Additional Challenges Faced by Addicted Veterans

A new study of military veterans has found that such individuals are often unwilling to openly discuss drug and alcohol addiction, a critical obstacle to receiving help.

Veteran is getting help

New research finds that veterans face unique challenges in overcoming their addiction problems. Certain factors exacerbate their addictions, like:

  • Not believing mental or behavioral health issues are as significant as physical health issues.

  • Being used to a culture of “Do it yourself” which leads to an unwillingness to discuss behavioral, mental, and emotional ailments.

  • Concern over experiencing discrimination from peers if they do seek help.

In addition to the challenges they face once addicted, veterans are simply more likely to experience addiction in the first place, due to challenges like physical pain from battle injuries, untreated PTSD, and daily struggles from trying to reintegrate into civilian life after years spent in service.

A higher likelihood of experiencing addiction coupled with unique challenges faced while addicted means that the families of addicted veterans must do everything they can to ensure their loved ones receive the help they need.

New Research Increases Our Understanding of Challenges Veterans Face

Researchers at the University of Missouri School of Medicine surveyed 334 veterans from 46 states, screening them for 15 medical conditions like PTSD, insomnia, alcohol abuse, drug abuse, anxiety, and depression. According to the findings, veterans were more willing to openly discuss and receive help for physical ailments than mental, behavioral, or emotional ones.1

Researchers asked veterans to rate the degree to which they felt seeking help for various ailments was important and urgent. According to the survey results, veterans were most willing to seek treatment for chronic pain, chronic medical conditions, and brain injuries. They were least willing to seek help for alcohol abuse, drug abuse, and sleep disorders.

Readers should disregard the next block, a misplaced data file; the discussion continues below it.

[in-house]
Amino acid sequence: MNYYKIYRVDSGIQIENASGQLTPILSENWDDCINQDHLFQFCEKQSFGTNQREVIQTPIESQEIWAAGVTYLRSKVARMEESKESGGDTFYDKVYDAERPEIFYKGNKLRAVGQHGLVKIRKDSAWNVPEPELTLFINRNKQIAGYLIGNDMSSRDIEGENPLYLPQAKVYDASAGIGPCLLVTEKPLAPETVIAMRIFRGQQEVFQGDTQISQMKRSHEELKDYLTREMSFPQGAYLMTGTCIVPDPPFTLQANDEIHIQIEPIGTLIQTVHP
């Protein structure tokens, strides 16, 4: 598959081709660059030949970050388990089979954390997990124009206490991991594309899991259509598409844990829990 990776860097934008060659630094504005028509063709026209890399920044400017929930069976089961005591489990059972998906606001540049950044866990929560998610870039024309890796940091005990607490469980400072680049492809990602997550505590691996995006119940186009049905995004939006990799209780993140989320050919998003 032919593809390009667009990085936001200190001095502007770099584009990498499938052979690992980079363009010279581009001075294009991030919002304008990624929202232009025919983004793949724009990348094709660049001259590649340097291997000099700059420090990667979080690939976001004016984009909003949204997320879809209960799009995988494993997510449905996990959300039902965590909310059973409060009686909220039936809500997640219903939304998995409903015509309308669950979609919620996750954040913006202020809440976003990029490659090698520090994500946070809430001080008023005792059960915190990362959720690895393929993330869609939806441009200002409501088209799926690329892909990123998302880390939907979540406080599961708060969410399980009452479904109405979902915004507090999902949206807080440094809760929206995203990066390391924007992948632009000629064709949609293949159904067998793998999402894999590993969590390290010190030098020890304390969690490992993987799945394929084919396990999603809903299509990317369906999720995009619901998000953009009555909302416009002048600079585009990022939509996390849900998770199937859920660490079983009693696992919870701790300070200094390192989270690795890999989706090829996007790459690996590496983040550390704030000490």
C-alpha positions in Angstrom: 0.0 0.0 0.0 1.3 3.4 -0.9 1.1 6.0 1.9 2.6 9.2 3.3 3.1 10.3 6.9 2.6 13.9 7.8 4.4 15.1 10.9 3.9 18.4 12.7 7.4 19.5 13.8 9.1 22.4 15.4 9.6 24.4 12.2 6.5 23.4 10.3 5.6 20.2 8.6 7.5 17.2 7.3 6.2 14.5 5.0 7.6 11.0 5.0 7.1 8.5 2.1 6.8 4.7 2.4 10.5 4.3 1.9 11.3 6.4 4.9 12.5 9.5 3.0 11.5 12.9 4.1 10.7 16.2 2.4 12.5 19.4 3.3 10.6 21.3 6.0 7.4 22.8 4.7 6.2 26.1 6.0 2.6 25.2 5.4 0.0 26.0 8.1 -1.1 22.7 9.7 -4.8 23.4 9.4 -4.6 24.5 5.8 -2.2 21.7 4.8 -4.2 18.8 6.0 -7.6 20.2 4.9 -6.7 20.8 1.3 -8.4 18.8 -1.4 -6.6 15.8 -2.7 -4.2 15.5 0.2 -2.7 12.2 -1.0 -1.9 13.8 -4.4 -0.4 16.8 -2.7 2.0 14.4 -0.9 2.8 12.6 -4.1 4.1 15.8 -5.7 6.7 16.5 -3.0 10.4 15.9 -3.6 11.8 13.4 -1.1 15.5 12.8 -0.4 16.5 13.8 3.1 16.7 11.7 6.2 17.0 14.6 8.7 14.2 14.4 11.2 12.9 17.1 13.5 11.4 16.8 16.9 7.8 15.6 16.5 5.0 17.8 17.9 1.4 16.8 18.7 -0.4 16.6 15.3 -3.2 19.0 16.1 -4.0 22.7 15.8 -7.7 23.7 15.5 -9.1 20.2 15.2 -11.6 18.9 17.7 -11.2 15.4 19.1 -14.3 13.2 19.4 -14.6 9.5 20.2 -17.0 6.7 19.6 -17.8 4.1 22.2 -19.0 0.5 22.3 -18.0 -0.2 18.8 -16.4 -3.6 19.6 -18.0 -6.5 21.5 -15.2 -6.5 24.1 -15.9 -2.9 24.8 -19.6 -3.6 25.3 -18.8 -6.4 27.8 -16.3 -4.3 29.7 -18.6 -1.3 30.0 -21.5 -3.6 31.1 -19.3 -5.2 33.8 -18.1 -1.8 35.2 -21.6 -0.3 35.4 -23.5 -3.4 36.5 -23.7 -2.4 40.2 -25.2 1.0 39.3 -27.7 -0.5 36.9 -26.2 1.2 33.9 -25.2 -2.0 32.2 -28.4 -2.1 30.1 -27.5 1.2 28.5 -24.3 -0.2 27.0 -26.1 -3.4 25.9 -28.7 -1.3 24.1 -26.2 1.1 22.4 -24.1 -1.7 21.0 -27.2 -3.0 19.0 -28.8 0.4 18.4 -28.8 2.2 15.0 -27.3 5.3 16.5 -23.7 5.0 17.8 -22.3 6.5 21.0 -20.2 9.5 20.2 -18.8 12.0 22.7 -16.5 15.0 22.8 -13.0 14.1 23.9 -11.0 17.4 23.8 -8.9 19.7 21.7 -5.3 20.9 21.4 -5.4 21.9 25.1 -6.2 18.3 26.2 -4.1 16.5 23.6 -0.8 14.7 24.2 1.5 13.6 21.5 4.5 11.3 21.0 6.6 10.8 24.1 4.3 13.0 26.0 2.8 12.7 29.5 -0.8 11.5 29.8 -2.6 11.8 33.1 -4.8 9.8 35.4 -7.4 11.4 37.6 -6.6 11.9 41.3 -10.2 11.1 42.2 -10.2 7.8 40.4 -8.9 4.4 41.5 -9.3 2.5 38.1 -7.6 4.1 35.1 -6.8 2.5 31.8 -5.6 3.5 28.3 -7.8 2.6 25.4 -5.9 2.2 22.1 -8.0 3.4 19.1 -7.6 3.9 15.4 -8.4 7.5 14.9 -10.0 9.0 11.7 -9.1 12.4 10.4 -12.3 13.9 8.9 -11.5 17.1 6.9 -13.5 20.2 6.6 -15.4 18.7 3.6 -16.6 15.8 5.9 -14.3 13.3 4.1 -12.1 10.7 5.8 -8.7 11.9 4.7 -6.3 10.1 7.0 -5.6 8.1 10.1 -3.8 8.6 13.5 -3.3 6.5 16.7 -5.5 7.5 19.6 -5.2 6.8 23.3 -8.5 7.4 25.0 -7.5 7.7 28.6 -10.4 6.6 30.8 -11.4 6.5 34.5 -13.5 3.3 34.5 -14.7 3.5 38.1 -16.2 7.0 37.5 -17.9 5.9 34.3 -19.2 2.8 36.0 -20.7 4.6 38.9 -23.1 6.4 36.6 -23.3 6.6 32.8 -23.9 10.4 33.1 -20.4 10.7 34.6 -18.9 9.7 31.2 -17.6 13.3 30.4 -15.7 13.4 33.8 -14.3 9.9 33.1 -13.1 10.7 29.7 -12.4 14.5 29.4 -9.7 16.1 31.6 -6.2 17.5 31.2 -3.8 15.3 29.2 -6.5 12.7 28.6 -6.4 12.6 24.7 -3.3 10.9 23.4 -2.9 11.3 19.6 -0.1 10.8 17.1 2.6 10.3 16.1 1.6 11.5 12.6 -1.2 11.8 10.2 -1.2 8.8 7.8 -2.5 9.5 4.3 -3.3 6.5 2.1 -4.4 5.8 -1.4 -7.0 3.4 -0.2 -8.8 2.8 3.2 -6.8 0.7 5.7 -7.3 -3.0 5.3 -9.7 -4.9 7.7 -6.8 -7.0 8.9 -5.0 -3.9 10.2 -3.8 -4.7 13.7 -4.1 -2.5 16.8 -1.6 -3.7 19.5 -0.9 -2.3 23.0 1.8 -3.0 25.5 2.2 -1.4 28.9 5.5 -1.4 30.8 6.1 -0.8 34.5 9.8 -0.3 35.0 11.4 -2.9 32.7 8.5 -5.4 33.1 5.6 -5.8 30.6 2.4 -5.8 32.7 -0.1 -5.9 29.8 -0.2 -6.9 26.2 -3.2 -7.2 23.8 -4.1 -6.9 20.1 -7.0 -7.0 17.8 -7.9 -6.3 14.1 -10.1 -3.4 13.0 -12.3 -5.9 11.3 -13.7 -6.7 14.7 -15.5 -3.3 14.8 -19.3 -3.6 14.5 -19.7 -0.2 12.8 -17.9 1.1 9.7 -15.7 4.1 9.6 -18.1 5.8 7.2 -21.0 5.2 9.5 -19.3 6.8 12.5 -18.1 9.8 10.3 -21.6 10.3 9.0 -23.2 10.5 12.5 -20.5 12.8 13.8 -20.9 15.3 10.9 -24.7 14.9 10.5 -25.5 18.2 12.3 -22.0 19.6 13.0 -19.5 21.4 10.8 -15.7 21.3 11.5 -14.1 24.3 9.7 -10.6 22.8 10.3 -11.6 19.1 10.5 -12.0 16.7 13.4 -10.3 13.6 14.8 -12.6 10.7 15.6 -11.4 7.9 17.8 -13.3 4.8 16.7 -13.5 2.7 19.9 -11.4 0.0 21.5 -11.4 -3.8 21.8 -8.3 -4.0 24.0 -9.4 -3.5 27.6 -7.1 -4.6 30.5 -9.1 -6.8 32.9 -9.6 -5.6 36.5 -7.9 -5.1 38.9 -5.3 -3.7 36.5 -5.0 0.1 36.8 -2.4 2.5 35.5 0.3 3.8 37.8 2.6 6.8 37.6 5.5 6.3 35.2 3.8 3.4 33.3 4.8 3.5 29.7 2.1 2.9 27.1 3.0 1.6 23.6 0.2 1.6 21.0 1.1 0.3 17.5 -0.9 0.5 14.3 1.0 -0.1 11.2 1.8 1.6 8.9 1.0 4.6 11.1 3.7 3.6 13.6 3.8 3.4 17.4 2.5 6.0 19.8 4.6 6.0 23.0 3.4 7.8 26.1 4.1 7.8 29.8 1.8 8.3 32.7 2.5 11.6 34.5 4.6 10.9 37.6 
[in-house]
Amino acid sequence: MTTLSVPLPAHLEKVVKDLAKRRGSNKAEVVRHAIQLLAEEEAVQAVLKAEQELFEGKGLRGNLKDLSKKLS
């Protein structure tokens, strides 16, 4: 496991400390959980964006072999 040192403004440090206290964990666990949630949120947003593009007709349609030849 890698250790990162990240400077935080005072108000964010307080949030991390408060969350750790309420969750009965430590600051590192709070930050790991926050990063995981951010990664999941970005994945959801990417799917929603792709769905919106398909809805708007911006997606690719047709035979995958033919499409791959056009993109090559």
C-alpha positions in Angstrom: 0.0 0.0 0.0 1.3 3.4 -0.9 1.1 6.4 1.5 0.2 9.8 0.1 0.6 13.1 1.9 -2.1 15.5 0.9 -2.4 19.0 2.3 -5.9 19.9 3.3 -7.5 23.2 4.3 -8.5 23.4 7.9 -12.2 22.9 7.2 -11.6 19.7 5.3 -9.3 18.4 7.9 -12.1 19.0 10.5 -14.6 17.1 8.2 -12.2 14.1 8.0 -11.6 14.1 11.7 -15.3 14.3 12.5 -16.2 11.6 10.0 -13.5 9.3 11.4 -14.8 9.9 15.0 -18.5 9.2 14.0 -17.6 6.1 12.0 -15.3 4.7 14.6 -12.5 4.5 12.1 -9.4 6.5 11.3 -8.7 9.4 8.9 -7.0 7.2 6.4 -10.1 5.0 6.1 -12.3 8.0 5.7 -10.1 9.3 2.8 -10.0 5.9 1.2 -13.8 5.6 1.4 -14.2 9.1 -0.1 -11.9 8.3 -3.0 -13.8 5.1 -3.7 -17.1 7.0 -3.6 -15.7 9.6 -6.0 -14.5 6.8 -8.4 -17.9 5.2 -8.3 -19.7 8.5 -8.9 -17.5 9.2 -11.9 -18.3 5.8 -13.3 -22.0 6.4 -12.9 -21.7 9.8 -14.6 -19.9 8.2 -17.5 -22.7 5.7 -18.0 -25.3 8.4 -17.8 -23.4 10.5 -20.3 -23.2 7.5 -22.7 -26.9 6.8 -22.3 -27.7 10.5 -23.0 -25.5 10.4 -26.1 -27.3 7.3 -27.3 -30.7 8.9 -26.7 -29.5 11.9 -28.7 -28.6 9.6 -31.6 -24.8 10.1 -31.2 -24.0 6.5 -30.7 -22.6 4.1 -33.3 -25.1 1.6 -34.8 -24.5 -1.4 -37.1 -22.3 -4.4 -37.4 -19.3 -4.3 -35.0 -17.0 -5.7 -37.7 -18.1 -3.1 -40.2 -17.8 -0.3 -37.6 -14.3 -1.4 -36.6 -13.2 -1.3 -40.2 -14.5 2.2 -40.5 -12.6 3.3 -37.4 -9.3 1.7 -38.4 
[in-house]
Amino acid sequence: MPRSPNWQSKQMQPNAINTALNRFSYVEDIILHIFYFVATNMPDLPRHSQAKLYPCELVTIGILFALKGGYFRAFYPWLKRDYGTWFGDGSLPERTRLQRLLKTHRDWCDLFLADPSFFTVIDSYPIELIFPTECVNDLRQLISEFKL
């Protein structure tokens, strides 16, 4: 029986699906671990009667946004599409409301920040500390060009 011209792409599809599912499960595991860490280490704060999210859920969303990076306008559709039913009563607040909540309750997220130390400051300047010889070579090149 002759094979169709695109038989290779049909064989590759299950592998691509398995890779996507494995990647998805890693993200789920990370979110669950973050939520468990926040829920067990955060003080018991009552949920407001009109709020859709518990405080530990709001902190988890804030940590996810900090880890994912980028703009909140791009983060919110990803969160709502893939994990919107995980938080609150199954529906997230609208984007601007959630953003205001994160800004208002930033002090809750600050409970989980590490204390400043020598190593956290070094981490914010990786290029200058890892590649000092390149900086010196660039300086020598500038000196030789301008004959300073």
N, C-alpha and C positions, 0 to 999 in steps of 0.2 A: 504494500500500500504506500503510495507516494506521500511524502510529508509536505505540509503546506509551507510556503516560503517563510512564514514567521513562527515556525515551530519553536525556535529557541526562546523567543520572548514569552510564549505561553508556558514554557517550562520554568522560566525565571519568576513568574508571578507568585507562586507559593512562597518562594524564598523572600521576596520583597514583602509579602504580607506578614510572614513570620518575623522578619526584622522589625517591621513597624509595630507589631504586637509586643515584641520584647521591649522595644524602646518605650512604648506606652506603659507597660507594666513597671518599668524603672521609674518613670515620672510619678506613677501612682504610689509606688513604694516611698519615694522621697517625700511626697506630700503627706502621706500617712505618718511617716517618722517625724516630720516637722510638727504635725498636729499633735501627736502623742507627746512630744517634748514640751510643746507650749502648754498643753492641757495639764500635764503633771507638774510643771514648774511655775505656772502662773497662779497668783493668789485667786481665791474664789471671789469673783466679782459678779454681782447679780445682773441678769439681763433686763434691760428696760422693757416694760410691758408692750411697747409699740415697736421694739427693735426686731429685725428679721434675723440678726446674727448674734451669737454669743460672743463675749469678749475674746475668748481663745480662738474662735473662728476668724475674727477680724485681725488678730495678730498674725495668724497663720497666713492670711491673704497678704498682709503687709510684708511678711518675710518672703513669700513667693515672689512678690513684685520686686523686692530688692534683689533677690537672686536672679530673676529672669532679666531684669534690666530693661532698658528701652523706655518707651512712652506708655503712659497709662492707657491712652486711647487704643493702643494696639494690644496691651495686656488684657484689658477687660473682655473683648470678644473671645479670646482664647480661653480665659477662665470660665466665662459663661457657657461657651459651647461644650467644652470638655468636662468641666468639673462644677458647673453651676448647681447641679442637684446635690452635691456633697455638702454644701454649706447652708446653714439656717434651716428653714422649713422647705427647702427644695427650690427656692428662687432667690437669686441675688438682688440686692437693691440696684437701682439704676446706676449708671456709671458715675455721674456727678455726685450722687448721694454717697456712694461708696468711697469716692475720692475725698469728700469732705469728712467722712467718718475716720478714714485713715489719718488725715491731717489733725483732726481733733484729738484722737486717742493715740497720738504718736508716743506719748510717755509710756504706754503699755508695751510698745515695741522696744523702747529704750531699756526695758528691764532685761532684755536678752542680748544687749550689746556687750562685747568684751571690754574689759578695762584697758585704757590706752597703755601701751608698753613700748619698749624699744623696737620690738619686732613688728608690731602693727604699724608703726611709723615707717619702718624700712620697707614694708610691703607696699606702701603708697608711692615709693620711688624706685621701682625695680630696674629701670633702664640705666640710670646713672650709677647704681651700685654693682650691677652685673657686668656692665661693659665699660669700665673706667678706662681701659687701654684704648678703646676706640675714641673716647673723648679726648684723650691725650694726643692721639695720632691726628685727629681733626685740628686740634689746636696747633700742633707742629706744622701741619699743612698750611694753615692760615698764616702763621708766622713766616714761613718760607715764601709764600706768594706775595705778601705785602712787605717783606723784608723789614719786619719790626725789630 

Veteran is laying on a couch

Follow-up questions found that there was a direct correlation between the presence of discrimination or simply feeling discriminated against when discussing the prospect of seeking treatment for mental health problems for drug and alcohol addiction. To that point, veterans’ willingness to seek addiction treatment was lowest when veterans felt the most discriminated against by their peers for struggling with addiction.

The researchers concluded that there are two critical factors at play here:

  1. Veterans perceive physical ailments as more worthy of treatment than mental or behavioral harm.

  2. Veterans are less willing to seek treatment for mental or behavioral harm because they feel their peers will discriminate against them if they do.

These challenges should be addressed by:

  1. Informing veterans about the very real harms connected to drug and alcohol addiction.

  2. Seeking to reduce the negative stigma and peer castigation associated with veterans seeking help for addiction.

The Scope and Effect of Drug and Alcohol Addiction Among Veterans

The National Institute on Drug Abuse (NIDA) and the Substance Abuse and Mental Health Services Administration (SAMHSA) compiled information on the scope and harm of substance abuse among veterans.

According to SAMHSA:2

  • In 2019, at least 3.9% of U.S. veterans struggled with mental illness and substance abuse disorders, a 6.5% increase over 2018.

  • One in four veterans struggle with illicit drug abuse, four in five veterans struggle with some alcohol abuse, and one in thirteen veterans struggle with both drug abuse and alcohol abuse.

  • Across the spectrum of mind-altering and addictive drugs, the abuse of most drugs of choice has remained stable for veterans, except for opioids. Unfortunately, an increasing number of veterans are misusing opioids, primarily prescription pain relievers.